Co-Creating ‘Second Life’: An Analysis of Collaborative Co-Design Processes in Community-Authored Virtual Worlds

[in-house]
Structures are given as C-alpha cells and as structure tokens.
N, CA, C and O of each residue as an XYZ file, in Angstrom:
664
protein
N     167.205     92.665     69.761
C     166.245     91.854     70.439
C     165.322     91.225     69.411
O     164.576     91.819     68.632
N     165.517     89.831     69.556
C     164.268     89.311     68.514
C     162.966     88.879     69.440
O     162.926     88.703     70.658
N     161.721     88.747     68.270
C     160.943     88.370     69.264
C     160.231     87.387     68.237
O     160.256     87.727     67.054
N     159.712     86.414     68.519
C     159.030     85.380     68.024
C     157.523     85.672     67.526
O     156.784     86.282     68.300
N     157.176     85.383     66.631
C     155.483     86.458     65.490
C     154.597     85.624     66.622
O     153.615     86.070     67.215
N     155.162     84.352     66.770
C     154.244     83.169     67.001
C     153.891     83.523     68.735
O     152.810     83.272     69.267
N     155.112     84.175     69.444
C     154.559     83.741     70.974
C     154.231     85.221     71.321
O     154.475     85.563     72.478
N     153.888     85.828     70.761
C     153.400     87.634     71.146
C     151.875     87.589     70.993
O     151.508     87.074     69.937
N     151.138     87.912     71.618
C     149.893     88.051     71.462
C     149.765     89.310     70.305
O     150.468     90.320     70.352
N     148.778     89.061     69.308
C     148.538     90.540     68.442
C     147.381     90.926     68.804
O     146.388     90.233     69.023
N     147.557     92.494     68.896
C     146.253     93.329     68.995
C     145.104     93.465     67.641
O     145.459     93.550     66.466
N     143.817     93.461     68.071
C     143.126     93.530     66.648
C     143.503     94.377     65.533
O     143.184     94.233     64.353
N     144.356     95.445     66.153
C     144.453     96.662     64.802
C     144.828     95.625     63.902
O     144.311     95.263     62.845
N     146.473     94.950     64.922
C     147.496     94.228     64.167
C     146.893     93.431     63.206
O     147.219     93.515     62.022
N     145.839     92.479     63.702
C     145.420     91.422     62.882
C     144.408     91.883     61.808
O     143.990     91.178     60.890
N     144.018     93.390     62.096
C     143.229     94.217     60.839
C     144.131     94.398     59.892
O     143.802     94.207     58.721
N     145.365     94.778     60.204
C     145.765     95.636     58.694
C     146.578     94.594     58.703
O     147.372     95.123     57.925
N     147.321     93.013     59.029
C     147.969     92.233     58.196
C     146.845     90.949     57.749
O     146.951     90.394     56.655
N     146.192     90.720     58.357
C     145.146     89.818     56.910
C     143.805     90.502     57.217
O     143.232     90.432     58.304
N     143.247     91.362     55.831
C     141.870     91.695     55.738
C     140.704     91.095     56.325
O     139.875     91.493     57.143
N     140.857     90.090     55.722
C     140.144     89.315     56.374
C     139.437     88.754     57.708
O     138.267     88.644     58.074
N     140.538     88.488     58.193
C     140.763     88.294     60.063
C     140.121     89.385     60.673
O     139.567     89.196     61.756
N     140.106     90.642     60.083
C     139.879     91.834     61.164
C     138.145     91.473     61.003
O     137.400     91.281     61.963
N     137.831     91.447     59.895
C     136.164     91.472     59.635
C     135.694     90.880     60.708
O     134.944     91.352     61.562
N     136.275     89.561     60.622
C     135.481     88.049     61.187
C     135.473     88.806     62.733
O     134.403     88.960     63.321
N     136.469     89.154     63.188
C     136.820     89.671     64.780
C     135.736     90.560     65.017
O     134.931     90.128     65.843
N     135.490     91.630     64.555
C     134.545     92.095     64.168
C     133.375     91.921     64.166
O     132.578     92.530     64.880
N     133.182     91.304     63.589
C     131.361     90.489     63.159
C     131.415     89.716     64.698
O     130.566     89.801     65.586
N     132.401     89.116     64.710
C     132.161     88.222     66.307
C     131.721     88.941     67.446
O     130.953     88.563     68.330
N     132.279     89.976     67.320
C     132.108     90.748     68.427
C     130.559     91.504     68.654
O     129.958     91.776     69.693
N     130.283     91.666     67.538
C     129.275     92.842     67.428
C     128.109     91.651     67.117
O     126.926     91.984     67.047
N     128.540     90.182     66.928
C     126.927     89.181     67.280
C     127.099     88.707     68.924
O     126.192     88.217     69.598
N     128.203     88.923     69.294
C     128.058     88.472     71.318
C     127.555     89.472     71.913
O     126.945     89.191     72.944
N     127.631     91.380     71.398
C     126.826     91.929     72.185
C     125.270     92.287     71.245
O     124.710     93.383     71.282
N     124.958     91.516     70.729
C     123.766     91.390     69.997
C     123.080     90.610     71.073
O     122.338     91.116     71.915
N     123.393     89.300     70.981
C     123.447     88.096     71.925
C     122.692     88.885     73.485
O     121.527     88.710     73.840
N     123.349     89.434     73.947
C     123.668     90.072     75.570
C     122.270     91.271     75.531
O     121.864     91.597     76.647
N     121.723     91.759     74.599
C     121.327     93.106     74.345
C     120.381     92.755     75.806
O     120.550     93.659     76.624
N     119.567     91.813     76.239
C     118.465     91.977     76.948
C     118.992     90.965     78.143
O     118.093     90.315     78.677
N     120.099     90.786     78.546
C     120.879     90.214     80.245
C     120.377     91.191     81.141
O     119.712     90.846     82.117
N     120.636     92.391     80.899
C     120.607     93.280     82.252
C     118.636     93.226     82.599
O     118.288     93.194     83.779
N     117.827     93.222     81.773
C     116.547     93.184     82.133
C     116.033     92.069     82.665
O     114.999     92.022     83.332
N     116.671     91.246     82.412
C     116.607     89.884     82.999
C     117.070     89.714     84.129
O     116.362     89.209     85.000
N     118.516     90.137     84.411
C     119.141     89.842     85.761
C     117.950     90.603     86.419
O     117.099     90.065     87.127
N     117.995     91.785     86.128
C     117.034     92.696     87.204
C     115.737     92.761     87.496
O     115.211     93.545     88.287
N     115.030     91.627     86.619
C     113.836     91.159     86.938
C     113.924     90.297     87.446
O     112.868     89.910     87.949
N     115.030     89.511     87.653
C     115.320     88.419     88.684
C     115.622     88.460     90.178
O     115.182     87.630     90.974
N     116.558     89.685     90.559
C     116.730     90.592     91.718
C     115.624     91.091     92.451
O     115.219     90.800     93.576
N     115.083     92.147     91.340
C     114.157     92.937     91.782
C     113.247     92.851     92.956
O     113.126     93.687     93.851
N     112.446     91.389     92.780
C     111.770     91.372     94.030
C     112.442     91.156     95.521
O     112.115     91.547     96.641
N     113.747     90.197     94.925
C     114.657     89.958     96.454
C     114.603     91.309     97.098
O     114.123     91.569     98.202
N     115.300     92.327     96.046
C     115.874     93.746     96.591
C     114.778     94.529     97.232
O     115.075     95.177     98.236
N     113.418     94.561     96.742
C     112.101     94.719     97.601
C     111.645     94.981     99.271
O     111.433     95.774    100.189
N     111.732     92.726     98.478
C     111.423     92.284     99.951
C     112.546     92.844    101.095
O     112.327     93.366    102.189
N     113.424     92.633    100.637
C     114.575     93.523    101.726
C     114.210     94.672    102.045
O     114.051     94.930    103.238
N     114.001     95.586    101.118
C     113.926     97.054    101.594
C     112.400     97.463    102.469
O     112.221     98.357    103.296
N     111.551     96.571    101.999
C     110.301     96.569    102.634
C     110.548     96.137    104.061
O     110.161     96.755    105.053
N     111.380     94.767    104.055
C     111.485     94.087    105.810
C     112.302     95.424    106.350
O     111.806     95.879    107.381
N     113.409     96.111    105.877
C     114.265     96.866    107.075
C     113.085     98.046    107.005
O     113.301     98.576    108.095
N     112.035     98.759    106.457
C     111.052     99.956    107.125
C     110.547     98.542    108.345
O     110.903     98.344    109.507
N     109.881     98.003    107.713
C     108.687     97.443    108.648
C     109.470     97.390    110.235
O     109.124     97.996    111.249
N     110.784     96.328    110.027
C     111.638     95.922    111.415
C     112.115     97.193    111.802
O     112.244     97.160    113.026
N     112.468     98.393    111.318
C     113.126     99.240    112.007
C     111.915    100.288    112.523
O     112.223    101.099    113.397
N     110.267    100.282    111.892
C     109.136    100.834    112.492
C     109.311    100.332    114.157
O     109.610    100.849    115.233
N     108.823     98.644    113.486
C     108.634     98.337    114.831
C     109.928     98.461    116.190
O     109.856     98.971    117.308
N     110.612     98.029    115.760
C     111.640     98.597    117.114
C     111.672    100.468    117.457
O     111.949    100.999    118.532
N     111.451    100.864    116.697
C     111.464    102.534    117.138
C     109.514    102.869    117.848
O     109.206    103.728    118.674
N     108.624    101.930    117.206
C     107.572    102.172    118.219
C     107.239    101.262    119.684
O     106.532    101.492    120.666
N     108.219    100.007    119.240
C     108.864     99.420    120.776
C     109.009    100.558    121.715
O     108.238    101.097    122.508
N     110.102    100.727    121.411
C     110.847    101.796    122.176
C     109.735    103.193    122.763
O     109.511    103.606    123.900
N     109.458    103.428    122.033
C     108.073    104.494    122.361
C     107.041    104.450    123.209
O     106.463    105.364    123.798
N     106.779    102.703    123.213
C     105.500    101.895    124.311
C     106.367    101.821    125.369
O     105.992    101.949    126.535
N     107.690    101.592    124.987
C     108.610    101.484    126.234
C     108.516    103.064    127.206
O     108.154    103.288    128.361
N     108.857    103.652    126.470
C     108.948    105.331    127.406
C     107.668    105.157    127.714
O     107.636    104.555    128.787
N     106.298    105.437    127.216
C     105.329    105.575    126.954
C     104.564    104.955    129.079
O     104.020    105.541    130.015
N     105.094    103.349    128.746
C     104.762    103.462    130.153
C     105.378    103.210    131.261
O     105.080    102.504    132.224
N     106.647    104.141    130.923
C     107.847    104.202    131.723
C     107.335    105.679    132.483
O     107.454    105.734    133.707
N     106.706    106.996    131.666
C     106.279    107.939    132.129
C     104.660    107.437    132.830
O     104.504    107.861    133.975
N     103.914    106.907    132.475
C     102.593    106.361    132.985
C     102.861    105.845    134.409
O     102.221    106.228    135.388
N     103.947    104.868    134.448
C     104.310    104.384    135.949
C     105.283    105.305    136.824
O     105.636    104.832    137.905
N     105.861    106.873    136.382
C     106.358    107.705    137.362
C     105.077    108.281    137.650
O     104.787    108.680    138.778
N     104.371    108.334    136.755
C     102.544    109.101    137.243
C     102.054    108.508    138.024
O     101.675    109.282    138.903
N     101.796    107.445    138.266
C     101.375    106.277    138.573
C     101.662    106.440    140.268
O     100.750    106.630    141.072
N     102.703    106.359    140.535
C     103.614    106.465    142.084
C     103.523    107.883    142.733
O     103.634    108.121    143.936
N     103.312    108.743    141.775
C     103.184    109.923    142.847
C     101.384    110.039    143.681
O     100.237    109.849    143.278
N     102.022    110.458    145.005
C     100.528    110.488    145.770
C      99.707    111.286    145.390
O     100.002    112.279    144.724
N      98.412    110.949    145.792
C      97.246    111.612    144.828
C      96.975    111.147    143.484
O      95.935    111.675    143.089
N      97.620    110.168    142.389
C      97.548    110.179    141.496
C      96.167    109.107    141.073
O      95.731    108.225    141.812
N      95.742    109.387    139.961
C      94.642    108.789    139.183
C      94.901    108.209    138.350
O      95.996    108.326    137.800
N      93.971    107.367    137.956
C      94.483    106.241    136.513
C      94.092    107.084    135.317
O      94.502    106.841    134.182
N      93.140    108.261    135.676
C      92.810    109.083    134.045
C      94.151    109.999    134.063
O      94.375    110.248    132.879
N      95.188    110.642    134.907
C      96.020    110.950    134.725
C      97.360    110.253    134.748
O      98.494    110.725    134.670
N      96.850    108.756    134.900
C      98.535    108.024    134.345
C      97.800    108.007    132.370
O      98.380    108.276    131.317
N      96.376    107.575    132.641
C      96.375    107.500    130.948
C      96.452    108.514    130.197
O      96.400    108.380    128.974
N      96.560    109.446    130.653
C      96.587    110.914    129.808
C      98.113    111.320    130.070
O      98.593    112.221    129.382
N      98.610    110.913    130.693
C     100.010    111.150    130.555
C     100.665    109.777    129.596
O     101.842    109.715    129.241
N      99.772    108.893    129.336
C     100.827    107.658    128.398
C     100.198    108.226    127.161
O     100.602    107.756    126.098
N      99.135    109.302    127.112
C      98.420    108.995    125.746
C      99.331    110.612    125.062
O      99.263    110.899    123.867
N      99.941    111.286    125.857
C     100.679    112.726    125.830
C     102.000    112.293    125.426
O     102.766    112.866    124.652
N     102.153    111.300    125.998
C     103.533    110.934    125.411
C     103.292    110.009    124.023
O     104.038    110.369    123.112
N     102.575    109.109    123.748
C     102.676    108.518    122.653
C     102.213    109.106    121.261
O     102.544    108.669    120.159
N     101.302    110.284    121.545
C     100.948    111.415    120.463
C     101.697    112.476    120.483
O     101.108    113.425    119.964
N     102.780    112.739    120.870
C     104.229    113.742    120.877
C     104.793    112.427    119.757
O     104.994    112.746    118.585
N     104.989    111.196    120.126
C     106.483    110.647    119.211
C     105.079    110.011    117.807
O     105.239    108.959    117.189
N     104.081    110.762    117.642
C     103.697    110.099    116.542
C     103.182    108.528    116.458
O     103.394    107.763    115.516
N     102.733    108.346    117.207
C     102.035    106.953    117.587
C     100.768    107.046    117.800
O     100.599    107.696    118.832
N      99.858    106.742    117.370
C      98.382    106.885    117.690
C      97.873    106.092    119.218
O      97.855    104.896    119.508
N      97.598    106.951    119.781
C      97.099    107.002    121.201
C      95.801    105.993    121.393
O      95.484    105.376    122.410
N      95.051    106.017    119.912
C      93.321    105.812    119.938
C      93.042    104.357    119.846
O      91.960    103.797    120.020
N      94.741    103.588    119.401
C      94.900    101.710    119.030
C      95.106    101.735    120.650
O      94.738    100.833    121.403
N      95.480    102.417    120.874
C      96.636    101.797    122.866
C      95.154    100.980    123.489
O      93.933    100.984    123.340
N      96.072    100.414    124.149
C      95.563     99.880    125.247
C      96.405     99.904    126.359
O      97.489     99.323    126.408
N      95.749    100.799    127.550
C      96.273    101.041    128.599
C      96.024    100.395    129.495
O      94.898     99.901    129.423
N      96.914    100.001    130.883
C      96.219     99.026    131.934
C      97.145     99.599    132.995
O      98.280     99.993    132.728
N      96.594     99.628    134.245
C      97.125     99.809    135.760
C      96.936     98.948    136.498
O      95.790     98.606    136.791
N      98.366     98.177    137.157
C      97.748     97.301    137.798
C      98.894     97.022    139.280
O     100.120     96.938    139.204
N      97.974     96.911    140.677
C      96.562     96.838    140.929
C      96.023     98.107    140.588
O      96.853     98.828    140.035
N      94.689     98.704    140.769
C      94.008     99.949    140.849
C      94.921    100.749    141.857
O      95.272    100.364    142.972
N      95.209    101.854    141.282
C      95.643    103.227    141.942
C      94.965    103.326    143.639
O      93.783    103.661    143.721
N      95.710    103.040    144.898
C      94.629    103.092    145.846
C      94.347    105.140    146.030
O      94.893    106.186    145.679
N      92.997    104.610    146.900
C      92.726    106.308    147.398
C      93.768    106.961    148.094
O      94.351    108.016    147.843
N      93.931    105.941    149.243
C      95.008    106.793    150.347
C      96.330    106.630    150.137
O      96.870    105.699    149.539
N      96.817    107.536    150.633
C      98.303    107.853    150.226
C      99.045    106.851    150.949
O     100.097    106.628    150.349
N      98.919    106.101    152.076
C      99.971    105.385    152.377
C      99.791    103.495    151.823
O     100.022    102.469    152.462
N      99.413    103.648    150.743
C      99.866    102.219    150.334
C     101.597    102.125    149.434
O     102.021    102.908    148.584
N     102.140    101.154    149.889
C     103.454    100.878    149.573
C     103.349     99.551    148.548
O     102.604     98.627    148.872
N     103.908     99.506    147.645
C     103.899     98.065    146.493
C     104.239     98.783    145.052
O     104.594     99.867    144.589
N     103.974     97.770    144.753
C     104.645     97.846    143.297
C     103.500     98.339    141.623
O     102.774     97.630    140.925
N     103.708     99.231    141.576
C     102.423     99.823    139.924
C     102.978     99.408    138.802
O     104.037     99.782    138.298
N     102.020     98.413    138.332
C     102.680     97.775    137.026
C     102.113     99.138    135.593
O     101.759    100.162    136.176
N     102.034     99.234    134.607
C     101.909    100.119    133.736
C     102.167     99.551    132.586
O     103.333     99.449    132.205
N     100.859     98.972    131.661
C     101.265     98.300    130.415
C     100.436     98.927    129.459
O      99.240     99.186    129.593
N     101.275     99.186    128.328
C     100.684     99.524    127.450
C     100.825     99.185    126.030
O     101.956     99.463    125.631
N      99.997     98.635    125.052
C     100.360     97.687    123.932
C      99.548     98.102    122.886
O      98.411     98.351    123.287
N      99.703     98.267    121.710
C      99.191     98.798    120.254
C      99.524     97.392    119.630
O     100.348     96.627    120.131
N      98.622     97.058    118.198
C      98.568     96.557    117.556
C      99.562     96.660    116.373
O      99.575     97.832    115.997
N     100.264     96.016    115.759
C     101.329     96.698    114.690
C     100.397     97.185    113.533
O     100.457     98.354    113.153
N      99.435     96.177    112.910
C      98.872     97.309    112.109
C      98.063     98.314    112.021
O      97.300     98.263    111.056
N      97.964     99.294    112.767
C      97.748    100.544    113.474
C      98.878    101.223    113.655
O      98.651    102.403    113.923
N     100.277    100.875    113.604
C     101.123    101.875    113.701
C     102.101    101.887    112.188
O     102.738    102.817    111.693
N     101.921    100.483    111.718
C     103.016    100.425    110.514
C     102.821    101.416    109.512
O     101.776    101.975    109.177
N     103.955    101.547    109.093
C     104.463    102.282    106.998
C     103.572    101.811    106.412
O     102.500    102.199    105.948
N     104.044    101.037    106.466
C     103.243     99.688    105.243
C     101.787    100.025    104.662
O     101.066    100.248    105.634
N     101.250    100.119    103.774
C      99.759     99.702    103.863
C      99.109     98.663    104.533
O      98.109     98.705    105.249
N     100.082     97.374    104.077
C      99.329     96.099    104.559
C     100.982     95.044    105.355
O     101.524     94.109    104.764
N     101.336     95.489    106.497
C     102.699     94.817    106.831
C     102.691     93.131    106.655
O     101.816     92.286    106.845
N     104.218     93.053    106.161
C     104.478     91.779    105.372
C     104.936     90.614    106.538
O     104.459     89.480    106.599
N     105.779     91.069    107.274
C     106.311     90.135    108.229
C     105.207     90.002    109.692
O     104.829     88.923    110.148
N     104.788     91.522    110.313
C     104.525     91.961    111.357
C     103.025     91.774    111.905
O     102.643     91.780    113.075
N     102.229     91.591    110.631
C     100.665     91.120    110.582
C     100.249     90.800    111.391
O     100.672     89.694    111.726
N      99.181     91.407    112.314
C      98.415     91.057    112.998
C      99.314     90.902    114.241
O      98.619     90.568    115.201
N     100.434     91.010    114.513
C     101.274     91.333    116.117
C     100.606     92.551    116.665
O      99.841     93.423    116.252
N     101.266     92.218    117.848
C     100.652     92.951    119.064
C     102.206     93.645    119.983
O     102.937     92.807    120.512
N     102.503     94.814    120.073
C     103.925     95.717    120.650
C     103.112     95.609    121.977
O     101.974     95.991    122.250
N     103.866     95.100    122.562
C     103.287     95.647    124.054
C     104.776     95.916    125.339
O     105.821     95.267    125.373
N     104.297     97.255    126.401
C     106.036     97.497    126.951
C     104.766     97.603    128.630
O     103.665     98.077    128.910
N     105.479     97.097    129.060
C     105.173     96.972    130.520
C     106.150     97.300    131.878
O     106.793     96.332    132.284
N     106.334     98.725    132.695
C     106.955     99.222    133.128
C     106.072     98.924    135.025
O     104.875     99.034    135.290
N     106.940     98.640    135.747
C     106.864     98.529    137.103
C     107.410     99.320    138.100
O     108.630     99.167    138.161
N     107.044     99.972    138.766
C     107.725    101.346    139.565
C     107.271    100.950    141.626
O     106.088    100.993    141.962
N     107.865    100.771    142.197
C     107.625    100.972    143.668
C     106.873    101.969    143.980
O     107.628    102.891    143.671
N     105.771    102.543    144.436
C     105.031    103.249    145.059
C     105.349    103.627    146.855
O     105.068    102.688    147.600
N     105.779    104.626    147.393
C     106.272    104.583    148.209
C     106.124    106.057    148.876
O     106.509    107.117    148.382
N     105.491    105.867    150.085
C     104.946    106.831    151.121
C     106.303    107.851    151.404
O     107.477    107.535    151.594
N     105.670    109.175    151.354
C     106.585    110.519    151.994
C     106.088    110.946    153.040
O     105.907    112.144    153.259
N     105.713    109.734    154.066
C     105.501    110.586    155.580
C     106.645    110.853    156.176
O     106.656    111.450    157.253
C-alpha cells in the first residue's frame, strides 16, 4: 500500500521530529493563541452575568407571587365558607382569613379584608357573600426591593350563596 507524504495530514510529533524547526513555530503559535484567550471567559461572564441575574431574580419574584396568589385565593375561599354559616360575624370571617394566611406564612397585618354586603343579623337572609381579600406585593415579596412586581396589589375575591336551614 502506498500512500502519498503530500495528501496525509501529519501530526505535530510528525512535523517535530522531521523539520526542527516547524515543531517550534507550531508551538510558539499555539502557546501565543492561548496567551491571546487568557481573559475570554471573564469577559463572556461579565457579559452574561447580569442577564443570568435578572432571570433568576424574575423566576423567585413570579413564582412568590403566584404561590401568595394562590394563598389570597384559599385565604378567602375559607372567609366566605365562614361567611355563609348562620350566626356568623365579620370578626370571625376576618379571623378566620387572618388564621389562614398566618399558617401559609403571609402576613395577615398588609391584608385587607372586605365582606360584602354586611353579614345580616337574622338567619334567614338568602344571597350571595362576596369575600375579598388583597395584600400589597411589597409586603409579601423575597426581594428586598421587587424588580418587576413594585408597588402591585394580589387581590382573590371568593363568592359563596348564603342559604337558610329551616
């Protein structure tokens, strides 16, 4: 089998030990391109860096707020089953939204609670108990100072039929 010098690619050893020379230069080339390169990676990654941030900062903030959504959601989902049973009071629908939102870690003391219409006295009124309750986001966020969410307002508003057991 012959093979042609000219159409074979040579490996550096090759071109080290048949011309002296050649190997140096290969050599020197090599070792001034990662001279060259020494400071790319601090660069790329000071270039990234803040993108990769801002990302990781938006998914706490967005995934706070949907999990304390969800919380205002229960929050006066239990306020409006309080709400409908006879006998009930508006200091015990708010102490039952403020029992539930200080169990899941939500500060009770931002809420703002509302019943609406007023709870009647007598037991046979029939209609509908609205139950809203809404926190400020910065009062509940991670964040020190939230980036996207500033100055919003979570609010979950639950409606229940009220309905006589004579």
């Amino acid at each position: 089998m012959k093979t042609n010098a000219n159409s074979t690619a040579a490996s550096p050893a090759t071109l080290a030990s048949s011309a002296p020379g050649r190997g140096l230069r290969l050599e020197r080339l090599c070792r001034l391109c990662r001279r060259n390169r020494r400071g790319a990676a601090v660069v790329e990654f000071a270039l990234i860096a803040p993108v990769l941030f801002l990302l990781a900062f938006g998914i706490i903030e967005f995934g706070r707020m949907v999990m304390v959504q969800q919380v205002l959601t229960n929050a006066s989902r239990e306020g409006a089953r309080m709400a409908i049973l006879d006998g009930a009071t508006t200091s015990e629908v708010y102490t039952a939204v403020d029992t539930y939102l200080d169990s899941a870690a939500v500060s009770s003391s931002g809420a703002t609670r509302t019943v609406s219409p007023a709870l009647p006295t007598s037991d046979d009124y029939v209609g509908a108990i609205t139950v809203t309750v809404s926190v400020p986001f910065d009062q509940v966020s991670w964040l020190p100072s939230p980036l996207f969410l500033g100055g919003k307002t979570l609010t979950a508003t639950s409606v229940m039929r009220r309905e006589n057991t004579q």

Developments in digital communication technologies, the emergence of social media and the shifting of the digital media landscape towards a more participatory platform are not only the driving forces behind the implication of new technologies to the market, but they also have significant effects on the ways people communicate, interact, participate and create communicative content in social contexts. This PhD project aims to observe how residents of Second Life (SL) use the virtual world as a collaborative tool for creativity to co-design the world’s content—that is, virtual places and artifacts that mediate communication in SL. The outlined theoretical framework and methodological approach is intended to summarize impressions from my observations of Second Life “builders” in order to understand who they are, how they collaborate and how they make sense of their co-design experiences. In order to theorize the communicative aspects of the co-creation processes of virtual places and artifacts that constitute SL’s grid, this PhD project seeks answers to following research questions: 1) How do the designers (“builders”) in Second Life collaboratively make use of the virtual world’s affordances, and organize their resources within its constraints, in order to build 3D virtual places that facilitate social interaction among residents? 2) Can the (presumed) “collaborative co-design” model of Second Life provide implications about how forthcoming models of user-generated content can effectively lead to user-driven innovation in virtual worlds? The categories of analysis emerged from a combination of theory and observations from twopilot studies completed in 2009. In these pilot studies, first, a 3-month multidisciplinary design process of a virtual laboratory was observed. Then, the laboratory was used for teaching purposes; students were asked to create virtual artifacts and join focus group interviews afterwards. The analysis so far indicates that Second Life comprises various affordances to facilitate object-based collaboration in design processes, and allows designers to develop context-specific co-design methods using available design resources (inspirational or material) situated within the virtual world (i.e., building 3D models, shopping for supplies, outsourcing tasks). Within this context, user-driven innovation is intended to imply innovative user practices within virtual worlds to find new ways of interaction and participation. The ultimate purpose of the study is to theorize social patterns that transform user-generated content into user-driven innovation, and to provide theoretically grounded empirical knowledge on which aspects of existing collaborative co-design facilities in community-authored virtual worlds affect user creativity and participation.